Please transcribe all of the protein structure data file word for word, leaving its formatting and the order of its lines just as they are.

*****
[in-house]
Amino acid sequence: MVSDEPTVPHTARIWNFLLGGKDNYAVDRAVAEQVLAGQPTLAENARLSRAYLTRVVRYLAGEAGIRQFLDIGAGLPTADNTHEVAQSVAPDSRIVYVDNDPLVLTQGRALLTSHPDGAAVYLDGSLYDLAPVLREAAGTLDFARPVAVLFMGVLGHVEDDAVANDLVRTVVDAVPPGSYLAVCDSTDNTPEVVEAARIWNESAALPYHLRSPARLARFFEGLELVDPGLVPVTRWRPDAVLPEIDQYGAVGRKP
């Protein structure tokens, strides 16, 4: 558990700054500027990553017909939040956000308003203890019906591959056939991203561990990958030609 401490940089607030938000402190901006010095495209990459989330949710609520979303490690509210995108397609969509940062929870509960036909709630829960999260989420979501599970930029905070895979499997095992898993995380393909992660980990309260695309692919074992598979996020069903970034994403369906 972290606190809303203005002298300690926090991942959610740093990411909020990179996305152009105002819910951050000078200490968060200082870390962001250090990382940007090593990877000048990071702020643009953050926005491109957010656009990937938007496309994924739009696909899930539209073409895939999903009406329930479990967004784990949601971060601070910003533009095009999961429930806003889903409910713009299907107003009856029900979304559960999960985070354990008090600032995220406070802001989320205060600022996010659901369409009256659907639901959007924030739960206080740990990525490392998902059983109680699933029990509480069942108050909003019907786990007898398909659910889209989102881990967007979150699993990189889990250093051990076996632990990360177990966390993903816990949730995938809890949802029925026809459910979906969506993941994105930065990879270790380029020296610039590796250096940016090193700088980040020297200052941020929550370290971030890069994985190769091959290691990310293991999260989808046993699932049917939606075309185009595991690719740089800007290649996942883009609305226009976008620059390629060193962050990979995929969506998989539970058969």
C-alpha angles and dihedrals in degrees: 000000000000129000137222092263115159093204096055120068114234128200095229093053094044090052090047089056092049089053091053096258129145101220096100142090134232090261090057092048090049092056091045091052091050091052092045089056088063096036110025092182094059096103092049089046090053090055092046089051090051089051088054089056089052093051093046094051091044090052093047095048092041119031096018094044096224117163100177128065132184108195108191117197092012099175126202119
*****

[in-house]
Amino acid sequence: MVSDEPTVPHTARIWNFLLGGKDNYAVDRAVAEQVLAGQPTLAENARLSRAYLTRVVRYLAGEAGIRQFLDIGAGLPTADNTHEVAQSVAPDSRIVYVDNDPLVLTQGRALLTSHPDGAAVYLDGSLYDLAPVLREAAGTLDFARPVAVLFMGVLGHVEDDAVANDLVRTVVDAVPPGSYLAVCDSTDNTPEVVEAARIWNESAALPYHLRSPARLARFFEGLELVDPGLVPVTRWRPDAVLPEIDQYGAVGRKP
């Protein structure tokens, strides 16, 4: 558990700054500027990553017909939040956000308003203890019906591959056939991203561990990958030609 401490940089607030938000402190901006010095495209990459989330949710609520979303490690509210995108397609969509940062929870509960036909709630829960999260989420979501599970930029905070895979499997095992898993995380393909992660980990309260695309692919074992598979996020069903970034994403369906 972290606190809303203005002298300690926090991942959610740093990411909020990179996305152009105002819910951050000078200490968060200082870390962001250090990382940007090593990877000048990071702020643009953050926005491109957010656009990937938007496309994924739009696909899930539209073409895939999903009406329930479990967004784990949601971060601070910003533009095009999961429930806003889903409910713009299907107003009856029900979304559960999960985070354990008090600032995220406070802001989320205060600022996010659901369409009256659907639901959007924030739960206080740990990525490392998902059983109680699933029990509480069942108050909003019907786990007898398909659910889209989102881990967007979150699993990189889990250093051990076996632990990360177990966390993903816990949730995938809890949802029925026809459910979906969506993941994105930065990879270790380029020296610039590796250096940016090193700088980040020297200052941020929550370290971030890069994985190769091959290691990310293991999260989808046993699932049917939606075309185009595991690719740089800007290649996942883009609305226009976008620059390629060193962050990979995929969506998989539970058969």
C-alpha angles and dihedrals in degrees: 000000000000129000137222092263115159093204096055120068114234128200095229093053094044090052090047089056092049089053091053096258129145101220096100142090134232090261090057092048090049092056091045091052091050091052092045089056088063096036110025092182094059096103092049089046090053090055092046089051090051089051088054089056089052093051093046094051091044090052093047095048092041119031096018094044096224117163100177128065132184108195108191117197092012099175126202119